This piece was originally written for and published by Evangelicals for Social Action. Check out the original article here. All photos my own.
In January 2015, the little-known entity called Christian Fashion Week announced that February would see its last set of fashion shows. In a press release announcing its final season, co-founder Jose Gomez lamented the lost potential for CFW to give Christians “a voice in what is available at stores and boutiques around the world.”
In theory, the success of a forum akin to Christian Fashion Week could have provided one way for Christians to “have a voice” in fashion. But in fact Christians always have had, and always will have, an impact on what is available in stores—by simple virtue of being consumers. We may not be able to get the CEO of the Gap on the phone, but we can choose what products to pay for.
Developing-world tragedies in the garment and textile manufacturing industries have illustrated, to devastating effect, the darker consequences of Western consumption. Perhaps the most horrifying example was the Rana Plaza collapse in 2013, in which over 1,000 garment laborers died and another 2,500 were injured working in a factory that produced apparel for brands like Walmart, Benetton, and Primark. Sadly, the conditions that led to the Rana Plaza collapse weren’t unusual—plenty of Western brands, from Lacoste to Forever 21, have faced serious charges over the integrity of their policies, transparency, factory monitoring, and laborer rights.
When so many ubiquitous brands seem to be doing business poorly, it can feel impossible to clothe oneself without supporting questionable practices. The good news is that there are steps individuals can take now towards developing a more ethical mode of consumption when it comes to clothing. Here are a few ideas to get started:
1. Do your homework.
Familiarize yourself with issues relevant to the production of apparel, be it laborer rights, environmental concerns, treatment of animals, or others, and decide which are a priority to you. Websites like Free2Work.org and EthicalConsumer.org can serve as useful resources towards this end. Both sites rank brands based on a number of different concerns and break down their ratings so that you can see each brand’s strengths and weaknesses.
Update 11/4/2014: I also recommend using rankabrand.org, which does a great job of giving consumers concrete ways to take action once they’ve read up about a brand, and GoodGuide, which has an app for searching on the go.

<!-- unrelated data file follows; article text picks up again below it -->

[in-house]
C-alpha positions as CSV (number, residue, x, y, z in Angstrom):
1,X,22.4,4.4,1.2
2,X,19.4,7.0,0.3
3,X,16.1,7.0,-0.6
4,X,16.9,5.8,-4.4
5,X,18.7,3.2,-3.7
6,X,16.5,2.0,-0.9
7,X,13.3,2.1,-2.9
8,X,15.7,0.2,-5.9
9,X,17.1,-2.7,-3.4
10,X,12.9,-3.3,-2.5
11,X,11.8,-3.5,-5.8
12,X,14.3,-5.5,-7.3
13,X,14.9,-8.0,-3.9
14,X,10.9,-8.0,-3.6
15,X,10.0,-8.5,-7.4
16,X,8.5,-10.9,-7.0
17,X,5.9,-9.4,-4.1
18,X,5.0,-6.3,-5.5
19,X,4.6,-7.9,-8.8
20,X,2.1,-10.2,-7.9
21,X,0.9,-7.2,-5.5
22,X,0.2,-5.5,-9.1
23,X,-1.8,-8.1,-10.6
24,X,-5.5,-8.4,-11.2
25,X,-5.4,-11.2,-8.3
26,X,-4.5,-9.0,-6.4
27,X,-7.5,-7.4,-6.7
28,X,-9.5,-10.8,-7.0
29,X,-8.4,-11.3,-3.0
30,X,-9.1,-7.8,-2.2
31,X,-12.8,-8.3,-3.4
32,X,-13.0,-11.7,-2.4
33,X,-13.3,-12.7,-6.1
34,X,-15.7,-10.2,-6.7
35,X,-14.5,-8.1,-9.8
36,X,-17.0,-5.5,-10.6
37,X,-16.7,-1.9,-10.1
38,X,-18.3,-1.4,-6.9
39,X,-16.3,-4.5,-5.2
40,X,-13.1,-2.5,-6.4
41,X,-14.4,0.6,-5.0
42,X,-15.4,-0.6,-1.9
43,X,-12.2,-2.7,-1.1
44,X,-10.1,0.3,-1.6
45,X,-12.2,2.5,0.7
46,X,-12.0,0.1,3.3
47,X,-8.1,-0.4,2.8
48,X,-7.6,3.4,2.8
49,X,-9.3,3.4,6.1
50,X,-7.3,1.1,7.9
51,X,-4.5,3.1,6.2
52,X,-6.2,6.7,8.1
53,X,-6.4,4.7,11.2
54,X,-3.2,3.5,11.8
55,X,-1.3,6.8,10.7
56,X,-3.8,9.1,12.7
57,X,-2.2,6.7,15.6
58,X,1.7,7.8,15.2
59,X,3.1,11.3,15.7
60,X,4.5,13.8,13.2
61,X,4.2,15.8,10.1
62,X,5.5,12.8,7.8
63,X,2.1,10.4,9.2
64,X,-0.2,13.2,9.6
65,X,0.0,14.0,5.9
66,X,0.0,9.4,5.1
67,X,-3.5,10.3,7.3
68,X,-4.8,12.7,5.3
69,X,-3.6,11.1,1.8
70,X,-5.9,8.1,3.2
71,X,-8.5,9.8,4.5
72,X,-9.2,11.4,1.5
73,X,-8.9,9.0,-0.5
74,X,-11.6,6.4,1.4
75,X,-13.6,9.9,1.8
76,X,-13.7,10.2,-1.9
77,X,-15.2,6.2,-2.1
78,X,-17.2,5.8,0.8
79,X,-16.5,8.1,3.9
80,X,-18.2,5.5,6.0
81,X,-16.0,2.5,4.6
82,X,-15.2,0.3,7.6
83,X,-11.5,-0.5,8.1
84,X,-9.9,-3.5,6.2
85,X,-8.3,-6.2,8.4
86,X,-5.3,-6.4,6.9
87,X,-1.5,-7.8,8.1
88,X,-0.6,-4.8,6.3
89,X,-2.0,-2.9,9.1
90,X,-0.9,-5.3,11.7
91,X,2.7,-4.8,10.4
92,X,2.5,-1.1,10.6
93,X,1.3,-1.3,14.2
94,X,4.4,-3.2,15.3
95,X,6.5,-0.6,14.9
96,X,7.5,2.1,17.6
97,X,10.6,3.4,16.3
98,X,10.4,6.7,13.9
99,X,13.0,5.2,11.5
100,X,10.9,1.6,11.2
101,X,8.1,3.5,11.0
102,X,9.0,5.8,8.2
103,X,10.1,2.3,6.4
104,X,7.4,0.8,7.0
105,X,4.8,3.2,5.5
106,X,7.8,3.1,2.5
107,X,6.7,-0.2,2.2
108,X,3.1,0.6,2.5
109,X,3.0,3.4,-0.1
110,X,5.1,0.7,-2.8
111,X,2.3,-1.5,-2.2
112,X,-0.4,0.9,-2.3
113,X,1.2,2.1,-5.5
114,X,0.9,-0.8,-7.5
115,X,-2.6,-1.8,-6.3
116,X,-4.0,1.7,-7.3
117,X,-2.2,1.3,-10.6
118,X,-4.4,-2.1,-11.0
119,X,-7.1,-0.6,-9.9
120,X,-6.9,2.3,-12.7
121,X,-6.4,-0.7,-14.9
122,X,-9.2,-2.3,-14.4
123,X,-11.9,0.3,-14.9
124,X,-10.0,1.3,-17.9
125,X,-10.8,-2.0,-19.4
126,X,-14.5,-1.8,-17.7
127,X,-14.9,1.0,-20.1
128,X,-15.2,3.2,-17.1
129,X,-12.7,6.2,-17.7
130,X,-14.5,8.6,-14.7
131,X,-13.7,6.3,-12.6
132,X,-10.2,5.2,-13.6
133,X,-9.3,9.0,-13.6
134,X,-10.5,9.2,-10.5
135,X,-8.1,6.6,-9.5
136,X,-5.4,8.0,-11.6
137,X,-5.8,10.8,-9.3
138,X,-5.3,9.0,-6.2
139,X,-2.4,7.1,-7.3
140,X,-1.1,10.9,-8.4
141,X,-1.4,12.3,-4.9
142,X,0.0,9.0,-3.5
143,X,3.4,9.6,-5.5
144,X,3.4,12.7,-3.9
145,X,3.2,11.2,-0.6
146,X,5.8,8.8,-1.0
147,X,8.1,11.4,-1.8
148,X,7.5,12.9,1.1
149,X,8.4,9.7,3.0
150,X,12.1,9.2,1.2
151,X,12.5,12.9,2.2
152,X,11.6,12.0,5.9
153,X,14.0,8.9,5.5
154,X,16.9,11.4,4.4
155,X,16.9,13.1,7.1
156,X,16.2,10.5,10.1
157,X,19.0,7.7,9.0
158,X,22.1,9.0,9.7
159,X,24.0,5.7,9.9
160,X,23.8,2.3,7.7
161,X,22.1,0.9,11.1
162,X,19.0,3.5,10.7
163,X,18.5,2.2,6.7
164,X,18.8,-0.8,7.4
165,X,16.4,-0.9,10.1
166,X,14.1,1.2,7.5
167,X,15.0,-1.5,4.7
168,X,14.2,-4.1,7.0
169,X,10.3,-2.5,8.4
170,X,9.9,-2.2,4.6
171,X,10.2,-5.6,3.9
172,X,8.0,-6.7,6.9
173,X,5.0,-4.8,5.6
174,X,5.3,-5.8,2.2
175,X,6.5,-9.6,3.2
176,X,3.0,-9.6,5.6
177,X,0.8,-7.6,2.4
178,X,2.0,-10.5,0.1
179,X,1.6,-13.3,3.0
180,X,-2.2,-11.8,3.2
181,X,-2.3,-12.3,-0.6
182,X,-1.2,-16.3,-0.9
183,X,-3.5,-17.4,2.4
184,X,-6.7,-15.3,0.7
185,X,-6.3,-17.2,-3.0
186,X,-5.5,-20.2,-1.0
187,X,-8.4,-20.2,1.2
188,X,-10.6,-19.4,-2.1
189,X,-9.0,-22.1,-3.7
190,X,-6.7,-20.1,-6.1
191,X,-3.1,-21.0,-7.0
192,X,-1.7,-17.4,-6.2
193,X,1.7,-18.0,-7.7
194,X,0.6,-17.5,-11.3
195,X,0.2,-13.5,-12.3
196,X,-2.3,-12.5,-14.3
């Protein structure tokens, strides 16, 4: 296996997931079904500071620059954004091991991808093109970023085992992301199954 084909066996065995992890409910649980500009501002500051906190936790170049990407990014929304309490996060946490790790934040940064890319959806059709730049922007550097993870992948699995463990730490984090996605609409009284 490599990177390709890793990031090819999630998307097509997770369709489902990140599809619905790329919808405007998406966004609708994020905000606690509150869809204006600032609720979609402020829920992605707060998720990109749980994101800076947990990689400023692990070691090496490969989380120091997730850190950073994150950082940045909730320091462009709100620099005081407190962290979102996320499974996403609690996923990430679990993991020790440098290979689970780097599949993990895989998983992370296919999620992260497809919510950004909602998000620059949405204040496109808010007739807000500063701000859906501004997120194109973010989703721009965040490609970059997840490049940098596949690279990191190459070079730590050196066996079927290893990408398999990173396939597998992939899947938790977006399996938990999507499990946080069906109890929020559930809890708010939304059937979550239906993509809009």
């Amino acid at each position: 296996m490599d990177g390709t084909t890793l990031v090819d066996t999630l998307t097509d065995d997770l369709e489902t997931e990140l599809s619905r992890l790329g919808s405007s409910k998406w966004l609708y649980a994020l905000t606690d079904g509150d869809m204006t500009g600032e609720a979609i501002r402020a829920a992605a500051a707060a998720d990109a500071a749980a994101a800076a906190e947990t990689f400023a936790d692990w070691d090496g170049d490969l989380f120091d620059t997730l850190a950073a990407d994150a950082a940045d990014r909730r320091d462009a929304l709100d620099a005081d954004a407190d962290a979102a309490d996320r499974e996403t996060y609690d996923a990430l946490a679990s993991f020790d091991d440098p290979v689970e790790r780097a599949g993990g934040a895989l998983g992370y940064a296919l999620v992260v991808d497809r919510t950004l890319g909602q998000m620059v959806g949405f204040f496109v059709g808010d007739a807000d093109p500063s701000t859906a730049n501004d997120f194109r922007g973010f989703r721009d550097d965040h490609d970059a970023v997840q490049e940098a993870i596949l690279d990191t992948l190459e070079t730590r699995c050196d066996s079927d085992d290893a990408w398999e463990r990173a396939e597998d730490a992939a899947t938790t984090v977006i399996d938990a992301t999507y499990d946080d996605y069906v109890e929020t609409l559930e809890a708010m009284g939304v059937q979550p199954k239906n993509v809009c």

2. Vote with your dollars.
Think of your money as a ballot. Whenever you purchase something from a company, you’re sending them the message that you think they’re worth supporting. Just as you wouldn’t vote for a political candidate whose methods you found questionable, avoid buying from companies whose practices are inconsistent with your values.
On the flip side, go out of your way to buy from companies you trust, even if it’s less convenient to do so. Most companies who employ exploitative policies and practices do so simply because they’ve found it financially beneficial to do so. Use your purchasing power as a way to make it more economically feasible for conscientious brands to maintain a competitive edge in the marketplace.
3. When in doubt, buy secondhand.
Though thrifting can’t solve all the fashion industry’s woes, it provides an easy way to minimize waste and avoid laborer abuse. Second-hand shopping reduces pollution, makes it easier to track where your money is going, and often supports charity. It also provides an affordable option that encourages creativity and uniqueness of expression.
4. Engage companies directly when possible.
If you discover a company that’s excelling at ethically sourcing their products, applaud them publicly and privately. Let companies with bad human rights records know why you’re not buying from them anymore. Many brands have Facebook and Twitter accounts that allow them to respond to direct feedback from their customers—utilize these channels to thoughtfully voice your opinions.
5. Help raise awareness.
Most consumers aren’t malicious, they’re just ignorant about the effect their buying habits have. As you learn more about ethical issues in the fashion industry, share what you’re learning. Post articles on Facebook, tweet to your followers, help your kids and relatives make informed decisions about their purchases. Talk to people in your spheres of influence about where their clothes come from in a respectful but honest way.
6. Be willing to adjust your habits.
Buying ethically may mean purchasing higher-quality items, but shopping less frequently. In a fast-fashion landscape riddled with entitled consumers who think we have an inborn right to all sorts of things, whether it’s this season’s it bag or multiple pairs of jeans, it can be hard to adjust to getting new things less frequently. Keep in mind the fact that the global cost may be greater than what follows the dollar sign on the price tag, and embrace counter-cultural practices.
7. Choose hope.
When you feel tempted to give up because the system seems too big or broken to change, step back. History has demonstrated the power of the educated consumer—check out the ways that Nike has shifted its approach to manufacturing and transparency since 1991 in response to consumer activism. If you commit to “fighting the long defeat,” as humanitarian Paul Farmer says, you might find in the long run that it’s not all defeat, after all.